Situated in south east France, the Drôme is named after the Drôme river and has a diverse landscape and culture. The Rhône and Aigues rivers also run through the department.
The Drôme (department number 26) is located in the region of the Rhône-Alpes and has an estimated population of 437,800 (approximate in 1999). Valence is the capital of the department with the cities of Romans-sur-Isère, Montélimar and Nyons also of interest.
Why you should visit Drôme for your next holiday in France
The scenery in the Drome is breathtaking and the Tour de France often passes through the quiet roads of the department. The north and the valley areas are sparsely populated with many small hamlets. The scenery and views are stunning although many areas are somewhat isolated. The central area of the Drôme is not as scenic but is more heavily populated and has many interesting villages and towns to visit. The southern Drôme is very similar to Provence and many tourists prefer this area with pretty towns and villages and plenty of history.
The town of Die lends its name to the department's finest export, Clairette de Die, a sparkling wine.
What to see in Drôme
Valence is a former Roman colony and is a great base for accessing the spectacular gorges of the Ardêche and the dramatic peaks of the Alps. There are many excellent places to tantalise your taste buds and experience some of lovely Rhône Valley wines.
One of the most interesting places to visit is the Cathédrale St-Apollinaire at the place de Ormeaux. Built in the Auvergnat-Romanesque style it was consecrated in 1095. Restoration was undertaken the 17th century and the porch and the stone tower were rebuilt in 1861.
Another place of interest is the ruined château, dating from the 12th century, which is a pleasant climb up to the top of Mont Crussol.
There is also a large shoe museum, which houses a collection of designs from ancient to modern day.
Although the area produces metallurgical products, textiles, leather goods, jewelry and munitions the surrounding area is very agricultural and the city serves as a processing centre for the produce.
Located on the Isere river between Valence and Lyon, the region is rich in apricots, peaches and walnuts and offers many culinary delights.
The town also has an international museum of shoes - the Musée Internationale de la Chaussure is in the former Convent of the Visitation. The museum will surprise you with the extent to which women have suffered through their feet on every continent and still do to the present day! It is also a good place to buy shoes as there are several factory shops in the town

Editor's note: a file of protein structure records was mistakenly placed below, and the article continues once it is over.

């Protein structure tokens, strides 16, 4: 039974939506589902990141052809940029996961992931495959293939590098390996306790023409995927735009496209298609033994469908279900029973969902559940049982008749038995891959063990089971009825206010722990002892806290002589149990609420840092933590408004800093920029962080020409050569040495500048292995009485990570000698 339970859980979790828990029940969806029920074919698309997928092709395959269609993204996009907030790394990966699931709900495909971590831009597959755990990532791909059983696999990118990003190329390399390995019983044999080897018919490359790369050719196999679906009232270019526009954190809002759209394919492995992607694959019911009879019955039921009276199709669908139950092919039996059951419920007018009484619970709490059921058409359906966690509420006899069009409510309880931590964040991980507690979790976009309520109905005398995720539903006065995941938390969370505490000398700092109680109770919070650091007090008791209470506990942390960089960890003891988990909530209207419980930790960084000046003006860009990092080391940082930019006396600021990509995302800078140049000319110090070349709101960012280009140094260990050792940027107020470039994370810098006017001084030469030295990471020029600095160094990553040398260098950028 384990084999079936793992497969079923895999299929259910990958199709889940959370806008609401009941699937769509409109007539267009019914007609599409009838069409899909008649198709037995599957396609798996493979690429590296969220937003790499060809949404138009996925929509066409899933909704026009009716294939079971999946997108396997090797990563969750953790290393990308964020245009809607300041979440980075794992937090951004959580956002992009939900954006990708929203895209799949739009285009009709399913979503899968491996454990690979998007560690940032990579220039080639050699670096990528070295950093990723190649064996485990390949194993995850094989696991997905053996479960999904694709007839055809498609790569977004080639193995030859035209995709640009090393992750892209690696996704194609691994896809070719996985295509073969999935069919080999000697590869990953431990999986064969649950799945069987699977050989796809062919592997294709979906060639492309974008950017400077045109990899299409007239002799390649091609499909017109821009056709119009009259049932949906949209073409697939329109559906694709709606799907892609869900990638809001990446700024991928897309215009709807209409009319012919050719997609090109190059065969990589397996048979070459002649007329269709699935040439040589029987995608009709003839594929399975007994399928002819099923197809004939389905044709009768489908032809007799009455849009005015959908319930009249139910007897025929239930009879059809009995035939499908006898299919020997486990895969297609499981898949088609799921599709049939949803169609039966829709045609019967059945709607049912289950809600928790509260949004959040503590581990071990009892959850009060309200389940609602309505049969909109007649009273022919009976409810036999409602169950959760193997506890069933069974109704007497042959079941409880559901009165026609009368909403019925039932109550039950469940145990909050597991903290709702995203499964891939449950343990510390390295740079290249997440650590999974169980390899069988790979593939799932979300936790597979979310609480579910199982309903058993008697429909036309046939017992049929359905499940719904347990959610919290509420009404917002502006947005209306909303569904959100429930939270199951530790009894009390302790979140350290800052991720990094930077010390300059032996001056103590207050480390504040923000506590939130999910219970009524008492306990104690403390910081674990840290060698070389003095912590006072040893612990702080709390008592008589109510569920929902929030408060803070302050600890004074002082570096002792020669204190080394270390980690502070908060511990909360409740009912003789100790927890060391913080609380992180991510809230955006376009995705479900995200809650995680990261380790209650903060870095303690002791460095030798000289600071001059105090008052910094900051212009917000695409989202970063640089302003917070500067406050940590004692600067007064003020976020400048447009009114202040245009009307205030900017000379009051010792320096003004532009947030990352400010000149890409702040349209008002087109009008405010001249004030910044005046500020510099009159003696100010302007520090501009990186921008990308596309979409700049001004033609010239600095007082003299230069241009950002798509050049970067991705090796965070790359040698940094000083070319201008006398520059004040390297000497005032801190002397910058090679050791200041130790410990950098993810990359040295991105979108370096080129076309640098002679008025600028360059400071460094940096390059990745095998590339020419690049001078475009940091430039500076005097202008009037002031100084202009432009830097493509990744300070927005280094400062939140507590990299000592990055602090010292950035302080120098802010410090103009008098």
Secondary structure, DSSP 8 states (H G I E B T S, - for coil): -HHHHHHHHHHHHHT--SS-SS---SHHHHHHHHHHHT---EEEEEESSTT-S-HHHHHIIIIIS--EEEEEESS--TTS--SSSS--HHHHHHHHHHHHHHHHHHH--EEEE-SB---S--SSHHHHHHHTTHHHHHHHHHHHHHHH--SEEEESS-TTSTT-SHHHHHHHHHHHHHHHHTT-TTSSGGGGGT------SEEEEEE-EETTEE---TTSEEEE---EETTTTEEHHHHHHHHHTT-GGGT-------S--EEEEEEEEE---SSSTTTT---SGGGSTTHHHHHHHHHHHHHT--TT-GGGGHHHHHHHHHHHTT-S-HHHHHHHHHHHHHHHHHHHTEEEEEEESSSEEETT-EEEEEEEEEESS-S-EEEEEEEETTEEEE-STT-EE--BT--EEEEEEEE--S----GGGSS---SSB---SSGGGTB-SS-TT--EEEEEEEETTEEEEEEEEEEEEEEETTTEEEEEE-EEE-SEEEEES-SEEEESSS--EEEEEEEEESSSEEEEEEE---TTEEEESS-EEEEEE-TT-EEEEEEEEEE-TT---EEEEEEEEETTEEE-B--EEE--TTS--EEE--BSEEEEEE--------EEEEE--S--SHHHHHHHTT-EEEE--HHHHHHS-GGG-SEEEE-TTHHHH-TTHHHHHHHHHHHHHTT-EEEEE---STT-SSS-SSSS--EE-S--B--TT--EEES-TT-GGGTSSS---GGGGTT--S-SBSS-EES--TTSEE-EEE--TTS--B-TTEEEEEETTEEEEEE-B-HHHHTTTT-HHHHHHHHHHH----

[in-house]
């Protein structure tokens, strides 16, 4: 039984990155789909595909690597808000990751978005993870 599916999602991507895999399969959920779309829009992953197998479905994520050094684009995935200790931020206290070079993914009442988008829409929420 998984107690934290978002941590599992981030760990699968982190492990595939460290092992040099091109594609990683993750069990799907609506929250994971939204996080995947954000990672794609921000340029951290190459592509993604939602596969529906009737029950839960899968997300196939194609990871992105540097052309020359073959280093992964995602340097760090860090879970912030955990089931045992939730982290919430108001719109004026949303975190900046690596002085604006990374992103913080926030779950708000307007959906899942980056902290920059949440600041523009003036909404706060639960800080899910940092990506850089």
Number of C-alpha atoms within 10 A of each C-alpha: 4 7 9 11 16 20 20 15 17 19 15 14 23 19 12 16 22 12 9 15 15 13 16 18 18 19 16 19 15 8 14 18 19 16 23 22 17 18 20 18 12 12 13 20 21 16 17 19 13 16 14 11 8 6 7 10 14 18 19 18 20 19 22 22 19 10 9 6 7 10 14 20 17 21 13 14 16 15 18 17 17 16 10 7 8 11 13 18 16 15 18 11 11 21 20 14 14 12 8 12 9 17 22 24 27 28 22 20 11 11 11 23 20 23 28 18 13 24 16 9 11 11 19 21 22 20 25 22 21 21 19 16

Probably most famous for its nougat, Montélimar is the second largest town in the Drôme department after Valence. Apart from the nougat there is a magnificent array of tendered lavender fields as well as the patches of wild lavender. The aroma and colour is a spectacular sight along the 'lavender road' between spring and autumn. Whilst there is a wealth of history to be explored, the city is known as the capital of nougat, with nougat being one of the 13 desserts of Provence and highly appreciated throughout France.
The city of Montélimar is dominated by Château des Adhémar, a castle built by the Adhémar family who reigned over the city in the middle ages.
The site where the city of Montélimar stands today has been inhabited since the Celtic era. It was reconstructed by the Romans who included a basilica, aqueducts and a forum.
Having a lovely, sunny climate it is worth visiting all year round.
This medieval, fortified town has narrow winding streets and the La Tour Randonne is a listed Romanesque bridge with a 43 metre long arched passage way.
Located in the heart of Provencal Drôme, near Ventoux, between the Rhone and the Alps, this area is known as the Nyons area and benefits from a wonderful climate. Due to the outstanding sunshine all year, the area is known as the Tuscany of the Rhône Alpes.
The Nyons area has wonderful facilities for those who love the outdoors and experienced athletes.
The 170ft keep in the town of Crest is believed to be the largest medieval building still standing in the world. It has fabulous panoramic views from the terraces and is currently used for housing exhibitions and telling the story of the 'donjon'. For the adventurous it is also used for abseiling down.
How to get to the Drome department
There are a number of airports servicing the region at Nîmes, Lyons, Grenoble and Marseille.
The area is served by the A7, A49, N7 and D538.
Travel times are approximately 2h from Paris, 4h from Brussels, 3h from Lille, 1h from Marseilles and 5h from London.